Since 2012 departed with a bang, 2013 is primed to follow right in its footsteps. Ecommerce retailers saw an excellent fourth quarter. According to comScore, holiday sales approached a record $3.6 billion, a roughly 16% increase over the same time last year, so it’s no surprise that the ecommerce industry is expected to continue to grow in 2013.
Here are 3 trends to look for in 2013 that will surely help to keep the ecommerce industry on its path of continued growth.
Personalization will expand as acceptance has cemented
Expect ecommerce retailers to use age, gender, marital status and social media profiles to personalize the shopping experience. Although personalization is nothing new to the ecommerce industry, the technology is becoming more and more prevalent.
Networks such as 4Square and Gowalla (the technology behind Facebook location services) that attracted early adoapters who enjoyed simply sharing where they were, got the ball rolling in 2010. But 2012 saw a tipping point as many more users became comfortable with “check-ins” as long as they were rewarded with discounts or free items for doing so.
Consumers cast aside their initial Orwellian concerns that limited rapid growth at firstadoption. As established social networks like Facebook and Twitter encourage sharing location information, the savviest sites are realizing their data has value, so why not profit from it?
But in the non-virtual world, personalization can build a much deeper relationship between customers and online retailers. Fulfillment companies can add something as simple as personalized thank-you cards with pack-slips and hand-written notes, helping to carry that personalization all the way through the sales process.
“Loyalty Points” increase in value
Expect more ecommerce retailers to offer loyalty points to shoppers as a way to keep them from leaving. Electronics retailer BestBuy and convenience store Speedway synchronize their brick-and-mortar presence with their ecommerce sites to provide easy-to-use store credit or coupons good for free items tied to an easy-to-understand dollar amount. Oftentimes, customers who might shop at their competitors become more “loyal” as a way to approach a free item more rapidly.
Fulfillment companies will often use free samples or coupons that are inserted after the online order but before shipping. This action accomplishes two important objectives: introduces a loyal or new customer to products with which they may be unfamiliar; and strengthens customer loyalty with something tactile after the virtual ordering experience.
Now that companies have captured all these new customers from increased sales over the last few years, the challenge is getting these customers to become repeat shoppers. Look for companies to offer incentives for customers sticking with them by accruing points without buying something. Facebook likes and sharing tweets are valuable to the brand, so why not reward them with points for these activities.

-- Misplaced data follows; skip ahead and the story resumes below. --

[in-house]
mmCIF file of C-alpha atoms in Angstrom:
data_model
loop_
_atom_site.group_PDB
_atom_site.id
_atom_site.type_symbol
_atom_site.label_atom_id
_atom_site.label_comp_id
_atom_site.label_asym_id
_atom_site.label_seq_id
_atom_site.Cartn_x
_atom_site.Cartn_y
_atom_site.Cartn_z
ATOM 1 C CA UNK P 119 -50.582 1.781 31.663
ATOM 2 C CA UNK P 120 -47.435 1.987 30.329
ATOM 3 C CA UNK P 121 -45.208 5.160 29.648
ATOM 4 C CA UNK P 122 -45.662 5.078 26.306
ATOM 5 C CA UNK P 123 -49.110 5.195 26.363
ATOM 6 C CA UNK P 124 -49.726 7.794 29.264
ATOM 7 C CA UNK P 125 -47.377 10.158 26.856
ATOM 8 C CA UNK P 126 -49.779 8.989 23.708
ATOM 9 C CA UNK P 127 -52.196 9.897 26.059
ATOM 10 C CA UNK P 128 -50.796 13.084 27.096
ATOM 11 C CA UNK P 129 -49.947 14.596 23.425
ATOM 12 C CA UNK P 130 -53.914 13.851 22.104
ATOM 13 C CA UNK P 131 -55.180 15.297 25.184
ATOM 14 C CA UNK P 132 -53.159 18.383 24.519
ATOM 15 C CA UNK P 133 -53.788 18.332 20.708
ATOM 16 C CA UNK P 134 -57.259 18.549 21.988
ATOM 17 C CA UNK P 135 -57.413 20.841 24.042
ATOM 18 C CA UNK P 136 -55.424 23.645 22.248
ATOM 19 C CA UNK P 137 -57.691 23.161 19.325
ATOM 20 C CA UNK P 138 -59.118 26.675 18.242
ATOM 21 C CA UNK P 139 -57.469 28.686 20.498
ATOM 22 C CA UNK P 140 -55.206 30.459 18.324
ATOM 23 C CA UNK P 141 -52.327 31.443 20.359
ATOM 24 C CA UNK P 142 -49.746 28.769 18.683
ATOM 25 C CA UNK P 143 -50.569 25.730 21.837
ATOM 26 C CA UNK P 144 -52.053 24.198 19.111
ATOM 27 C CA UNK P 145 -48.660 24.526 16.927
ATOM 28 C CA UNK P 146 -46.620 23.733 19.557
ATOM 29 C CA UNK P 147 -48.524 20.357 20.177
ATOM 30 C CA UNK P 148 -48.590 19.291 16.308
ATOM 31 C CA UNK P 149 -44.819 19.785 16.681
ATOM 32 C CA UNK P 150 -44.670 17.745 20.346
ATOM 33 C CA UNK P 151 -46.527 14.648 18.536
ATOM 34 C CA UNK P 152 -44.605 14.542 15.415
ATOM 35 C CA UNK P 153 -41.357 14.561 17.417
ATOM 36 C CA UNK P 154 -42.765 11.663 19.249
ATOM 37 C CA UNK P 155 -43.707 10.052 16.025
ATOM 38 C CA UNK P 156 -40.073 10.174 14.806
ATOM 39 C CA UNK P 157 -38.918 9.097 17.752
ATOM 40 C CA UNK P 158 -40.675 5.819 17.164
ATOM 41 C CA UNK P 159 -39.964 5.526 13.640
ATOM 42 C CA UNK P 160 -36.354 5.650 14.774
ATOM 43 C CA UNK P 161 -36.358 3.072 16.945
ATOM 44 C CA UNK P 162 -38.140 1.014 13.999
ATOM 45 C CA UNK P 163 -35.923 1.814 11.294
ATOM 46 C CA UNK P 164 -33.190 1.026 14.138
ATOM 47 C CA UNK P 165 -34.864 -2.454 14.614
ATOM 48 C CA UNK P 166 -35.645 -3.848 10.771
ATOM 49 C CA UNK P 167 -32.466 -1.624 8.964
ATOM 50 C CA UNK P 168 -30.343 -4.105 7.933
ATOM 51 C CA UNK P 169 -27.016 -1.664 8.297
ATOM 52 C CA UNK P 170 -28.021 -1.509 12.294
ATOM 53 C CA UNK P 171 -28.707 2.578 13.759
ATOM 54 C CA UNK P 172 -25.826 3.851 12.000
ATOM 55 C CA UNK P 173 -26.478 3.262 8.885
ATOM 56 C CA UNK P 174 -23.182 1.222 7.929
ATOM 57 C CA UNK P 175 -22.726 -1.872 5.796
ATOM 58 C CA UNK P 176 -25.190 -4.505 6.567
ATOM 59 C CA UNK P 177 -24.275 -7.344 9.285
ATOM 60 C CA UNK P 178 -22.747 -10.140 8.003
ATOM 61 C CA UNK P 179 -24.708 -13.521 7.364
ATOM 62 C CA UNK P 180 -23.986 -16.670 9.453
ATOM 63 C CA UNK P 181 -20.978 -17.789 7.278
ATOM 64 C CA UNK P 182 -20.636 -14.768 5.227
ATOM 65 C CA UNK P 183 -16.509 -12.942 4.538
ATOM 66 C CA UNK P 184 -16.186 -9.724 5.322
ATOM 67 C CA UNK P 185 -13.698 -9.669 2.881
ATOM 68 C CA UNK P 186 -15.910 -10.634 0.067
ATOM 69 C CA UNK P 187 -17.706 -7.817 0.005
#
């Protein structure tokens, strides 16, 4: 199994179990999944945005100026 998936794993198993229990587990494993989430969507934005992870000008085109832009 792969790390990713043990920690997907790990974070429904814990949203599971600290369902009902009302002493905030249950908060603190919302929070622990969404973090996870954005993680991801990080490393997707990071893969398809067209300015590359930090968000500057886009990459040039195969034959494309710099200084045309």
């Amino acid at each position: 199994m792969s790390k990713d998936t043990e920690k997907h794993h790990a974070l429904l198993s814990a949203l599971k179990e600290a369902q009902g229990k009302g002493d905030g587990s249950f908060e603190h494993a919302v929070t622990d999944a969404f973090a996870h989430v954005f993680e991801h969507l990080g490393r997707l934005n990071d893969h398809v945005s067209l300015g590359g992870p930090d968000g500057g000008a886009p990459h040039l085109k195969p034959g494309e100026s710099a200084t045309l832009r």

Sales growth will deepen as it spreads
Ecommerce sales continued to grow in 2012, and expect more of the same in 2013. Look for increased web traffic with a focus on capturing as much information as possible from visitors. That may not be a groundbreaking prediction, nor will it happen with never-before-seen technologies, but how the technology and data is used will be important, Jones said.
“Consumers aren’t just spending more time on mobile devices and tablets, they are spending money from them.”
Ecommerce sites such as Fab.com report they are already seeing more than 50% of their traffic from mobile and tablets. Large urban events such as the Olympics in London reported the same.
That’s why fulfillment becomes so important; customers can grow their business through fulfillment. That’s why we really try to ‘wow’ them in that one opportunity where you have that customer’s attention as they open the item they ordered from you. How does it look when it arrives? What kind of first impression do you want to make with a new customer?
More than 23% of all website visits in December 2012 came from mobile devices, according to PR and digital marketing agency Walker Sands. That’s an 84% increase from December 2011 to December 2012. Research firms such as AOTMP and Forrester have been predicting for several years that 50% of all web traffic by 2015-2016 will emanate from mobile devices.
The Internet has been all around us for 10 years – but not literally at our fingertips. The ability to visit websites and spend money there on-line is infinitely quicker and simpler than even 3 years ago. Companies will continue to develop mobile versions of websites, making it easier for consumers to shop on -the -go and may even avoid websites altogether if their e-site doesn’t load a mobile version on the smart device.
Expect 2013 to be a great year for ecommerce, as consumers will continue to utilize all the fun smart phones and tablets they have to spend that hard earned money.